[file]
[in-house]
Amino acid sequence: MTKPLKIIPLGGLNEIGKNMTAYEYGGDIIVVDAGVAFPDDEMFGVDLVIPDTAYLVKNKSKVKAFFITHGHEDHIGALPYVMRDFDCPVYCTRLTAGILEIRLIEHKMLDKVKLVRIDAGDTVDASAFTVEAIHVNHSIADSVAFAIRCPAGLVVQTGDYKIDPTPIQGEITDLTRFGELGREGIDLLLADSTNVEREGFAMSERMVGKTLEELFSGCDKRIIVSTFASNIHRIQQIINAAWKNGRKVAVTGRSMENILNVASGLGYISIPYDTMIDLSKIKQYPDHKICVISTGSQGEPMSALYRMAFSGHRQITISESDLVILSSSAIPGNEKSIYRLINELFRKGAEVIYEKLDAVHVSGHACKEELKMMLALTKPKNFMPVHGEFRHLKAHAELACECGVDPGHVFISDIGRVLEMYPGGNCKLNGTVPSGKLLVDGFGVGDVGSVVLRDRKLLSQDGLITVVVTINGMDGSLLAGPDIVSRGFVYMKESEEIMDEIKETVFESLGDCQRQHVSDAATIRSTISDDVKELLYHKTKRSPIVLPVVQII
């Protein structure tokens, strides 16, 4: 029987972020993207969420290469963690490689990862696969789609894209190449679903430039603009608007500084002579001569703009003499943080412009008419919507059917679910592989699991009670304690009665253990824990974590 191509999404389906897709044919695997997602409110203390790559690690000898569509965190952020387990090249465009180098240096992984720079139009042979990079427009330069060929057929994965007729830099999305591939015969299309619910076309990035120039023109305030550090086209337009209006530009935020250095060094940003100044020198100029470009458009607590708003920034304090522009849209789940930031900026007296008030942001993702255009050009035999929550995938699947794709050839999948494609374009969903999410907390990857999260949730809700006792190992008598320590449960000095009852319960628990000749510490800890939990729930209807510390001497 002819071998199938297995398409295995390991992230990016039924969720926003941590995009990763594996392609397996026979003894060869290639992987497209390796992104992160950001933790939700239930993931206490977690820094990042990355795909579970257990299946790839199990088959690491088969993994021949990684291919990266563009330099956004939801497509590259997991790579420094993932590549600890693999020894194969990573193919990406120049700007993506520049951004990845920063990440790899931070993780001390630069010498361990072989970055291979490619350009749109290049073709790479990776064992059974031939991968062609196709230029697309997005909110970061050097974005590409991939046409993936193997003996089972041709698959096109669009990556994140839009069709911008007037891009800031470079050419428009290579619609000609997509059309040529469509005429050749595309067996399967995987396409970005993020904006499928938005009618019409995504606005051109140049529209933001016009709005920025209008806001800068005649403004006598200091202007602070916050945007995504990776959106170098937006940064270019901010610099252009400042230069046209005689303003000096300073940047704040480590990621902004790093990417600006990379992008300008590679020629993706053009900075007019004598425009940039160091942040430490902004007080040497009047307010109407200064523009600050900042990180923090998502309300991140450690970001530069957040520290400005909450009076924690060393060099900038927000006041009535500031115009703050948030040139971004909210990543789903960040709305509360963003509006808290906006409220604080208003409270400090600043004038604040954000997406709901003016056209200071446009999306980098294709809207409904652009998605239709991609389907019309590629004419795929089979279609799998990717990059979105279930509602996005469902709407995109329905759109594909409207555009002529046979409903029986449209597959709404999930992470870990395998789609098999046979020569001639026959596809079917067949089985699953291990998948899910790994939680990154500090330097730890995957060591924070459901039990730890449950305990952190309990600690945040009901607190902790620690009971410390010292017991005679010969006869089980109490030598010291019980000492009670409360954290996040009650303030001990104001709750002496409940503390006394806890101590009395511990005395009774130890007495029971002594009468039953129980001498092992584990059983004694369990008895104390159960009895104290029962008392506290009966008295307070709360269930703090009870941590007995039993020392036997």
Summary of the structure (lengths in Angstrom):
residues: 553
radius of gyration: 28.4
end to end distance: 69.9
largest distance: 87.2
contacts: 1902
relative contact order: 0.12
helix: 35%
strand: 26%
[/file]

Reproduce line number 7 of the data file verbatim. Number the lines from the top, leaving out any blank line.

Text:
end to end distance: 69.9